An east Mesa company is creating a buzz in high-tech circles by producing radio frequency identification and locating devices that keep track of high-value assets ranging from helicopter parts to kids at amusement parks.
RF Code, 1250 S. Clearview Ave., won the Small Business Innovator of the Year Award early this month from the Arizona Technology Council. The award, part of the Governor’s Celebration of Innovation competition, is given each year to an Arizona-based company with less than $50 million in annual revenue that has achieved business success and technical innovation.
The award will give a boost to the firm’s marketing efforts, adding to its credibility with current and future partners, said Kevin Hanson, executive vice president and chief financial officer.
“It is a reflection that the general technology and business community is beginning to recognize the value of active radio frequency identification and real-time locating systems,” he said.
In its nine years of existence, RF Code has gone through one name change and a few changes in business direction.
Formed in 1997 under the name of E-Code, the company originally developed “passive” electronic tags, a bar code-type of technology used to keep track of inventory. While doing work for customers in Japan, company officials became convinced there was a better business opportunity in “active” radio frequency tags that send out constant signals with longer ranges and could keep track of more expensive mission-critical parts.
When the company’s new RF tag and reader, called the SpiderTag, won the top award at the 1999 Comdex electronic trade show in Las Vegas, the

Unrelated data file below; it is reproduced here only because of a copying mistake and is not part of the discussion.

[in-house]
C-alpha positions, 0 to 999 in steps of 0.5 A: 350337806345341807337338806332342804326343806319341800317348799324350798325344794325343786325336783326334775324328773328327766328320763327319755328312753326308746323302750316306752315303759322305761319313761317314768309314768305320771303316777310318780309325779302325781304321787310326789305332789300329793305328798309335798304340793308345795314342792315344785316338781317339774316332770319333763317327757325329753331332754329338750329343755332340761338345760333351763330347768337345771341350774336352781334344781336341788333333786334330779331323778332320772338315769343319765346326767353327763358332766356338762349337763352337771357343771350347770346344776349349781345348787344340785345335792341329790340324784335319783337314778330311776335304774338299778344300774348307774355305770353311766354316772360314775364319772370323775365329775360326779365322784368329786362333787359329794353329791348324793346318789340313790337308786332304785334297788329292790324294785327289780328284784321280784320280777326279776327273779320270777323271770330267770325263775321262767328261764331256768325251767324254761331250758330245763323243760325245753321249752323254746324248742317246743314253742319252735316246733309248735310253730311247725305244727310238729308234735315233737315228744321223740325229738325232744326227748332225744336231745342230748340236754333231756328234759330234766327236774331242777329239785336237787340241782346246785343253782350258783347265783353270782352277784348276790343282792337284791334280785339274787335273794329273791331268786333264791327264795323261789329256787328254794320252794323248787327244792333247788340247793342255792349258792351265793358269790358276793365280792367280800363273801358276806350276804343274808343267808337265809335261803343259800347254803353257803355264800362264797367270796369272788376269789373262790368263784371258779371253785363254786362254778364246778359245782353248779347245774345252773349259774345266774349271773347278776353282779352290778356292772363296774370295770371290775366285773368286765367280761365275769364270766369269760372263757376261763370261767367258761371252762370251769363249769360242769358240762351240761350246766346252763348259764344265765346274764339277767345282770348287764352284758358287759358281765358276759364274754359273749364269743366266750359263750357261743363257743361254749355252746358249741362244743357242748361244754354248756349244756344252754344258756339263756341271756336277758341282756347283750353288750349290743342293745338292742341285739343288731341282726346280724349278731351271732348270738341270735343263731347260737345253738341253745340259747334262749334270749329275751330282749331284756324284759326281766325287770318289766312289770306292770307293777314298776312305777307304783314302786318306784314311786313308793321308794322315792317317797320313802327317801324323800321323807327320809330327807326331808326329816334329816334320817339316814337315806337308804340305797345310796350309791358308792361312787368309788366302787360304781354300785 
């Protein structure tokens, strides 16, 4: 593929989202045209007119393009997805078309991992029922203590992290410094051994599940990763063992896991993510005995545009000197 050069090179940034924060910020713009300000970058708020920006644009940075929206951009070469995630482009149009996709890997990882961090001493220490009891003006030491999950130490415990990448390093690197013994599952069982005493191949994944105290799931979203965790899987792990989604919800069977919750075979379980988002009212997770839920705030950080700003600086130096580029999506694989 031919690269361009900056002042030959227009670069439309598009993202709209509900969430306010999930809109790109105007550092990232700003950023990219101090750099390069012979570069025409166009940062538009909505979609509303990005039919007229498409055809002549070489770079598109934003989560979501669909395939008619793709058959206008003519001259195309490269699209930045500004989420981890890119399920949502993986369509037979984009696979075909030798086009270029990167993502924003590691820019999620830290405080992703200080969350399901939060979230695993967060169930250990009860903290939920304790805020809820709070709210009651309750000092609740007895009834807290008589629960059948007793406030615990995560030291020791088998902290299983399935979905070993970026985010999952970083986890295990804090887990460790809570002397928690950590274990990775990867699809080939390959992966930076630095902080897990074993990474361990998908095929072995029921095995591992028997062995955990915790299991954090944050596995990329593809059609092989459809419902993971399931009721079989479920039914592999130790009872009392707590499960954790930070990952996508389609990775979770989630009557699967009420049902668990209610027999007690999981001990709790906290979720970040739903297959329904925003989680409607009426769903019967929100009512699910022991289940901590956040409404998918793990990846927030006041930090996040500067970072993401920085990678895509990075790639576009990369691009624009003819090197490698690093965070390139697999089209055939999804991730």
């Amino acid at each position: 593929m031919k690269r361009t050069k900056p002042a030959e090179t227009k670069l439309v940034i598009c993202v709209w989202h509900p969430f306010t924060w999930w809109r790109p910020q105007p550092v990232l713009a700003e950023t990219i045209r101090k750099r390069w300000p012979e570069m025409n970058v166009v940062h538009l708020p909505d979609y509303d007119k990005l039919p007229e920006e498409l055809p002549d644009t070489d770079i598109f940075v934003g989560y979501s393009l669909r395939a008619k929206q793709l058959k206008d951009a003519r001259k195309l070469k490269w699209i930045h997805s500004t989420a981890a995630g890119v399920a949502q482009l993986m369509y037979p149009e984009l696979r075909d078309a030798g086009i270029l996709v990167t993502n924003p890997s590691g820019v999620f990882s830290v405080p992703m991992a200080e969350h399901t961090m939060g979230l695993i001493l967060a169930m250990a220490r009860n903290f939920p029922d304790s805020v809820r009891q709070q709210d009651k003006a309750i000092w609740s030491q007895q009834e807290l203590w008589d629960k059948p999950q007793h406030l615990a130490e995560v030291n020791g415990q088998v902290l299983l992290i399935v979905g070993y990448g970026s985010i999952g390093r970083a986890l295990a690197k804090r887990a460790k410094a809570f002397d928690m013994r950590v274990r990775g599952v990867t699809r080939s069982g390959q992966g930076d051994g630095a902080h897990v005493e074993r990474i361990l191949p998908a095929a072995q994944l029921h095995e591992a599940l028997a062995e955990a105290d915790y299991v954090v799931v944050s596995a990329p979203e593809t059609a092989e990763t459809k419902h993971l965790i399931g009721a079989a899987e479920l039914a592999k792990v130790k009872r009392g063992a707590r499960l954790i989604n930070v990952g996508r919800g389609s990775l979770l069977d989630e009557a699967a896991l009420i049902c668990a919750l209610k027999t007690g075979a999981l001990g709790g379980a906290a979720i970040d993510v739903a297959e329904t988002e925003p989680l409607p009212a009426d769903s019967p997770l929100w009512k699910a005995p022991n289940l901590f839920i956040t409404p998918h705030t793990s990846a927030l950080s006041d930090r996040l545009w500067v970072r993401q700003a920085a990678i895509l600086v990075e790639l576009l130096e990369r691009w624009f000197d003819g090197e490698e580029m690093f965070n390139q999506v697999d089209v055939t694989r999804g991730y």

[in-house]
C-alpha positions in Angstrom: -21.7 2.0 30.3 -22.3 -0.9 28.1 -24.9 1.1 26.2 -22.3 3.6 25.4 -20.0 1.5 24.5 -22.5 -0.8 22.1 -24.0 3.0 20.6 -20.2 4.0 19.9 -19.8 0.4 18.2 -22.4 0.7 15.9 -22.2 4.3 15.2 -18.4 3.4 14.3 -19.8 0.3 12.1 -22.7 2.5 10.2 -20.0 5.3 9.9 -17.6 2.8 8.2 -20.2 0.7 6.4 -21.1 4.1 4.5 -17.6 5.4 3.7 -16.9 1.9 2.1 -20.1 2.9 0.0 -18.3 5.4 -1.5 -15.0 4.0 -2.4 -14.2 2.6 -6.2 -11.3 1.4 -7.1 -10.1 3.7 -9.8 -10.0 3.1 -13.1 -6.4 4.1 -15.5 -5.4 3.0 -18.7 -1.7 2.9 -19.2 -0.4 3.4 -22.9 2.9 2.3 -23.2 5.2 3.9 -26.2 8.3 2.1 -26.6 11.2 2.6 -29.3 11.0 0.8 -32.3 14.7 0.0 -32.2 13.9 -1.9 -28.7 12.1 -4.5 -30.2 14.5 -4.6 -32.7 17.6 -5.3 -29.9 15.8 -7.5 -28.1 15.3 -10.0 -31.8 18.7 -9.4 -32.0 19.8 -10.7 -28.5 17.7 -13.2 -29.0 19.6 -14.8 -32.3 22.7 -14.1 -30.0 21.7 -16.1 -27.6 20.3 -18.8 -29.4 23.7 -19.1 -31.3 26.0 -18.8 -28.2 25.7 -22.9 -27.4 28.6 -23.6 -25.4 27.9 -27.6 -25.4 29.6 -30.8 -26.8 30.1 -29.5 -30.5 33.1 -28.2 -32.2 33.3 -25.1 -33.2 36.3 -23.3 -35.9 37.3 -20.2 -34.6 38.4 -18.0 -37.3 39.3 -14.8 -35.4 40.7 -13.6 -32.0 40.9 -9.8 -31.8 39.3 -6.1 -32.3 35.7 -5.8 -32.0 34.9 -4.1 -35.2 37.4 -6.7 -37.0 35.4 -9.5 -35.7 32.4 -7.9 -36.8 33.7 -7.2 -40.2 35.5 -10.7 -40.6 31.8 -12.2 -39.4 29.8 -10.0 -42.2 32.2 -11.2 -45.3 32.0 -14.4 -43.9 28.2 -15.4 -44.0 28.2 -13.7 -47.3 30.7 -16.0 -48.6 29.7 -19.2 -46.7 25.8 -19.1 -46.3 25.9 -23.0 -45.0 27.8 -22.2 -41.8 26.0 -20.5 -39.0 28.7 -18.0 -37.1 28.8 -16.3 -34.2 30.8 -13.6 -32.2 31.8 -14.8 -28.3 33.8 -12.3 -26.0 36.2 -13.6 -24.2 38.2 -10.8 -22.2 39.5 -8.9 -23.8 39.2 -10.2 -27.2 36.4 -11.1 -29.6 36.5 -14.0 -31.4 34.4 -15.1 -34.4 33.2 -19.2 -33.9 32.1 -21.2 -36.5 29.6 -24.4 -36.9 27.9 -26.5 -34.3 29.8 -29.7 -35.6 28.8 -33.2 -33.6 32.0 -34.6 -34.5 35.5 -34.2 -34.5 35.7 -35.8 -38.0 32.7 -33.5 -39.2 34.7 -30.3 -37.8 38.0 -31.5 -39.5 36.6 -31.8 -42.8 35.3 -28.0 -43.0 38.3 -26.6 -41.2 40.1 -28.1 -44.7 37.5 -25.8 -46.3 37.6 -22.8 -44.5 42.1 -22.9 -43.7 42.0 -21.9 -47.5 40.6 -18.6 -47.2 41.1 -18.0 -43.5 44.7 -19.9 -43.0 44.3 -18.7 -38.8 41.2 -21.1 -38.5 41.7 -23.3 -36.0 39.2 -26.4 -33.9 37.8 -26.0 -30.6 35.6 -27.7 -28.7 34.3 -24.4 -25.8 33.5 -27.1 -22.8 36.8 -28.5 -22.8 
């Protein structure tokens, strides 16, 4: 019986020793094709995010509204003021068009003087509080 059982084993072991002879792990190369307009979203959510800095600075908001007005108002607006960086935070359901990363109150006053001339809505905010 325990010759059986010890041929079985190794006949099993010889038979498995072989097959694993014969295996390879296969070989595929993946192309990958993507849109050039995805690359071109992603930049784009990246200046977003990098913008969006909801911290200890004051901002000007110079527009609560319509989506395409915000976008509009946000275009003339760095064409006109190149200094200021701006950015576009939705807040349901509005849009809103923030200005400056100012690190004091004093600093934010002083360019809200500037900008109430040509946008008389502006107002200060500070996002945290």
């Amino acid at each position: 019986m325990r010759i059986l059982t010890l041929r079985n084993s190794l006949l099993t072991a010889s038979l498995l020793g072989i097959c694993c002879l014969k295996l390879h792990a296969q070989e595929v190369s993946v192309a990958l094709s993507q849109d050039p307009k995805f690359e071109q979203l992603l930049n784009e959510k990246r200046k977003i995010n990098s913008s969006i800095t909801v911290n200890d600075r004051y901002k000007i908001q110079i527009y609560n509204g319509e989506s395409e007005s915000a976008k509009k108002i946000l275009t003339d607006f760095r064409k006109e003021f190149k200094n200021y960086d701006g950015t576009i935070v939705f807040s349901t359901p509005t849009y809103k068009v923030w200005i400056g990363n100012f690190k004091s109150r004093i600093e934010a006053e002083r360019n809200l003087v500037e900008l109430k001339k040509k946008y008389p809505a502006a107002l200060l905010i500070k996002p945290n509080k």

company became firmly established in the market.
The company changed its name to RF Code in 2000 to reflect the change in technology, and since then the firm has introduced a second-generation tag called the Mantis II that can have options attached such as infrared, motion and tamper sensors.
Then in 2003 the company introduced a data management software system called Tavis, — for total asset visibility, — that can process data from a network of tags placed throughout a warehouse or building to generate reports about the status and location of parts and products.
In June 2005, the company received $20 million in venture capital funding from QuestMark Partners of Baltimore and Intel Capital, the venture capital organization of Intel Corp.
The company selected Mesa for its headquarters because several employees and founders of the company lived in the area.
“There were many new office and industrial properties going up at the time, so we had quite a few options for our headquarters,” Hanson said.
The company leases its space on Clearview Avenue for offices, test labs, warehouse space, assembly areas and meeting rooms. In 2000, the company opened its software division in Las Vegas.
RF Code’s technology has found uses at such diverse places as the Corpus Christi, Texas, Army Depot to keep track of helicopter parts and the Wild Rivers Waterpark in Irvine, Calif., for wrist bands that allow parents to keep tabs on their kids.
Hospitals are also using the tags to keep track of high-value medical equipment.
RF Code, which has about 50 employees, usually works with partners that incorporate the radio frequency technology in their electronic tracking systems for sale to end users.
One partner, Miami, Fla.-based SYMX, is including the technology in projects that it develops for hospitals. SYMX President Tim Callahan said the system is well suited to health care because of its precision in locating equipment down to the room level.
“Coupling it with other technologies such as infrared and other capabilities has taken it to another level,” he said.
RF Code officials believe their tracking technology has potential uses far beyond the industries that have adopted it so far.
“The market ... is just beginning to mature,” Hanson said.